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Fines placed upon Alaska Ballot Measure 1 supporters

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August 13, 2010

JUNEAU, Alaska: Alaska's Ballot Measure 1 is set to appear on the August 24, 2010 primary election ballot with no main campaign for the measure. The main group who had been campaigning for the measure, Clean Team Alaska, ceased their campaigning after the measure's ballot language was altered, but that hasn't stopped the state from placing fines on the group for not filing its 30-day spending report.[1]

On August 12, 2010, Clean Team Alaska was fined $90 for its violation, but Alaskans for Open Government, who had reportedly donated thousands of dollars into the campaign run by Clean Team Alaska, was slapped with a $339,000 for not filing its report on time. The report was filed months after the deadline. According to Ken Jacobus, member of Alaskans for Open Government, "Because we didn't think we had to file and filing is a bunch of work, I didn't file. And once someone raised a question about it whether we should file or not, I filed."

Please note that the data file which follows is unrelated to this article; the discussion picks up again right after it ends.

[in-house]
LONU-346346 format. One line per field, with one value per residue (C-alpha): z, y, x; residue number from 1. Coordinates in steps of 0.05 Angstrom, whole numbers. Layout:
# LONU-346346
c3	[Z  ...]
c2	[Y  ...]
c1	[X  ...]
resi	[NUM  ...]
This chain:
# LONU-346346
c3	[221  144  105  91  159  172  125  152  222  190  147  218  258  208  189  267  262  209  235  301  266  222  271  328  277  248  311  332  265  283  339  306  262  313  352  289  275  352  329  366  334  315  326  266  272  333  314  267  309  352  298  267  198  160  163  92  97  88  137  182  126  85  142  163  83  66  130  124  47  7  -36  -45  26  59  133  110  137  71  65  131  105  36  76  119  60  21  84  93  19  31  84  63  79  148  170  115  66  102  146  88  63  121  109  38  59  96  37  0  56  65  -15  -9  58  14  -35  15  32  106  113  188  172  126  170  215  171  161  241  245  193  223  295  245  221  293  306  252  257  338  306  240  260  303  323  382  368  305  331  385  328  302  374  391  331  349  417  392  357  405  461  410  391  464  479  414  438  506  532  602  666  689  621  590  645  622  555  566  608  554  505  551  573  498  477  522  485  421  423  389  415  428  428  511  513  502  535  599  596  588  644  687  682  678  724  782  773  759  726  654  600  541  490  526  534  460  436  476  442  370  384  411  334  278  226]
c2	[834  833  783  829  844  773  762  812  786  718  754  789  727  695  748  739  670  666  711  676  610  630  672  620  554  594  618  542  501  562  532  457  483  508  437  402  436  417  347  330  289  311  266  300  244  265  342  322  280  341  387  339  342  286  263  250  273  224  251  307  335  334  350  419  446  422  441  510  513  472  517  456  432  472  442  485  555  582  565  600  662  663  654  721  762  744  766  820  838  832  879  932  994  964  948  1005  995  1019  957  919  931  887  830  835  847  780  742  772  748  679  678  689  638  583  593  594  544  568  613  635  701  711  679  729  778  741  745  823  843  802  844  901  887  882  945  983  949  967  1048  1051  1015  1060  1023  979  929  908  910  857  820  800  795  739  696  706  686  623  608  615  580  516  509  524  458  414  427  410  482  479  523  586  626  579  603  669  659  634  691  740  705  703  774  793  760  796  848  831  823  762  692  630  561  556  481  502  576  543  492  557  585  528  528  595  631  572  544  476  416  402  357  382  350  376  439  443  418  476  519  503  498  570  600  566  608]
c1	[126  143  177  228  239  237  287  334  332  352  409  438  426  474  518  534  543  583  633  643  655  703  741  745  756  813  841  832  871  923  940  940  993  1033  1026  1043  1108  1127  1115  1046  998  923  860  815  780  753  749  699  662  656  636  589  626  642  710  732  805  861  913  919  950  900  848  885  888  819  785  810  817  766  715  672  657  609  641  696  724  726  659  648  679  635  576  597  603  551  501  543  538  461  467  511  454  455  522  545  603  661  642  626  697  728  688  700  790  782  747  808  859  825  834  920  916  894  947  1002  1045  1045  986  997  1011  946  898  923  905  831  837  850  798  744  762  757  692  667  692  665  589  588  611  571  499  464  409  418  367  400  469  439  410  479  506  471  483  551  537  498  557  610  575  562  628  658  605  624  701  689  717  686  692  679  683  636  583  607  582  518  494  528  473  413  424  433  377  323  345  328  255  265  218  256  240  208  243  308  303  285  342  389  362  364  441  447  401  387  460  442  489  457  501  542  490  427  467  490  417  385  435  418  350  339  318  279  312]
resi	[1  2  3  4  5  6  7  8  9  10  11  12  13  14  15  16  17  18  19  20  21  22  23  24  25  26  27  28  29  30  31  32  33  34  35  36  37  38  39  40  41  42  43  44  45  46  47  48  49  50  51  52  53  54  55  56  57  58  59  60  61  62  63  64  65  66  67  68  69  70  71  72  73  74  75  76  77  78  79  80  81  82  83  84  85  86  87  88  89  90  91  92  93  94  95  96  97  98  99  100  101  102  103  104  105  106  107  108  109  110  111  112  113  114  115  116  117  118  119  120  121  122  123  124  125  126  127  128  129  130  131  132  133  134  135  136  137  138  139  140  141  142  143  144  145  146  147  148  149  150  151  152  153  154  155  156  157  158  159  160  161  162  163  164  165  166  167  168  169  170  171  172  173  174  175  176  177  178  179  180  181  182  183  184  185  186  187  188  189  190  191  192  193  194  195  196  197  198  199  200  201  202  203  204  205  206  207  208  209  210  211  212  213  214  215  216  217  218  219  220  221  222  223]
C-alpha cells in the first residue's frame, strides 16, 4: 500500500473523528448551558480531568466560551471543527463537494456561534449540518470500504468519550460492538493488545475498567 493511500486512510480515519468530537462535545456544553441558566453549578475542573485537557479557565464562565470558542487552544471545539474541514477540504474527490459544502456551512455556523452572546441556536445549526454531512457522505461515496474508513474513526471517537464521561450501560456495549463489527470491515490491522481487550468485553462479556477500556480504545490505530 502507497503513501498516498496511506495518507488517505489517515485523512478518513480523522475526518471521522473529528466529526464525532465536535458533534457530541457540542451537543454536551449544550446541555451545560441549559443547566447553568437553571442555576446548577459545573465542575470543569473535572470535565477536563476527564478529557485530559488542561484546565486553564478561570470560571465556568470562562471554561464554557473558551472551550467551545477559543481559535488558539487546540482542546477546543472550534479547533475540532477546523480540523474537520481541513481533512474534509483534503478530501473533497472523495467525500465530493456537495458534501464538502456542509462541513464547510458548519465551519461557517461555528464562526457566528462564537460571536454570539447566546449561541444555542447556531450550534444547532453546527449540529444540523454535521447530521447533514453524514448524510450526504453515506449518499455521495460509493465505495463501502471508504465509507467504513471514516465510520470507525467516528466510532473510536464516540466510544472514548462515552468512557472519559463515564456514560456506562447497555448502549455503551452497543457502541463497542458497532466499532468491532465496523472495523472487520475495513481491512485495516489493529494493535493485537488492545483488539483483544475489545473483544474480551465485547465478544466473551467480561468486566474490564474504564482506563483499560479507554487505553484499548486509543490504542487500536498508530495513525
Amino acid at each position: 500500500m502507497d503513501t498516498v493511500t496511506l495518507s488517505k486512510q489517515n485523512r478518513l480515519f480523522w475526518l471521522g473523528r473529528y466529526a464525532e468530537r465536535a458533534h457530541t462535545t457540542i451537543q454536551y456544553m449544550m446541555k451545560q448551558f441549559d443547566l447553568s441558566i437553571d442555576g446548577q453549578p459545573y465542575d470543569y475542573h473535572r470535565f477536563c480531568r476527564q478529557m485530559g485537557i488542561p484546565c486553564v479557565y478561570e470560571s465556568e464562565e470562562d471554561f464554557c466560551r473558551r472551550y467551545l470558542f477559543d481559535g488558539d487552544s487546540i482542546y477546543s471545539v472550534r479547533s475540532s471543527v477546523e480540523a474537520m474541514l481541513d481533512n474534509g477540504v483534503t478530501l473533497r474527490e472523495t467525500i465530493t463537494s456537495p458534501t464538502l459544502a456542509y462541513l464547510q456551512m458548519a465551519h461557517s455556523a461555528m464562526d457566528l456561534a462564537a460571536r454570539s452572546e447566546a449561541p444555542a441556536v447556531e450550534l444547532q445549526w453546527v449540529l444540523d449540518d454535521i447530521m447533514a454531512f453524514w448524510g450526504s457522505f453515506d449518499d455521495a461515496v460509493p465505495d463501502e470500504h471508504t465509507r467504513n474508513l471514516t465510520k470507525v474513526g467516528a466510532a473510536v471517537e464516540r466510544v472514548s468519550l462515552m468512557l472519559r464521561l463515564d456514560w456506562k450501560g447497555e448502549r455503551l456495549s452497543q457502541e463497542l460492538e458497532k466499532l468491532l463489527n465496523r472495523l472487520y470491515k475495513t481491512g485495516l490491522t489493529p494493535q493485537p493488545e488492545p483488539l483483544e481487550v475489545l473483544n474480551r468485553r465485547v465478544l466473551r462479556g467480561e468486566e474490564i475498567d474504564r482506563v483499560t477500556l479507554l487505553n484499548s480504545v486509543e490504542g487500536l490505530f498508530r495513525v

The measure's supporters dropped their campaign efforts, stating that the Lieutenant Governor of Alaska's changes to the ballot language gave an unfair advantage to those who want to reject the measure. Initiative organizers will not take their argument to court, citing corruption in the judicial system.

According to Clean Team Alaska committee chairman Dick Randolph, "The current attorney general and lieutenant governor are clearly not acting within the law, and the only course of action we have is a lengthy and costly legal fight with very little expectation of a favorable ruling from a court system that embraces the same culture of corruption as the attorney general and lieutenant governor." Josh Applebee, campaign manager for the group opposed to the initiative, Stop the Gag Law, stated, "Their decision doesn't change our track. It's still going to be on the ballot. It's still a bad initiative. We're still going to be educating people about the fact it's a bad initiative."[2]

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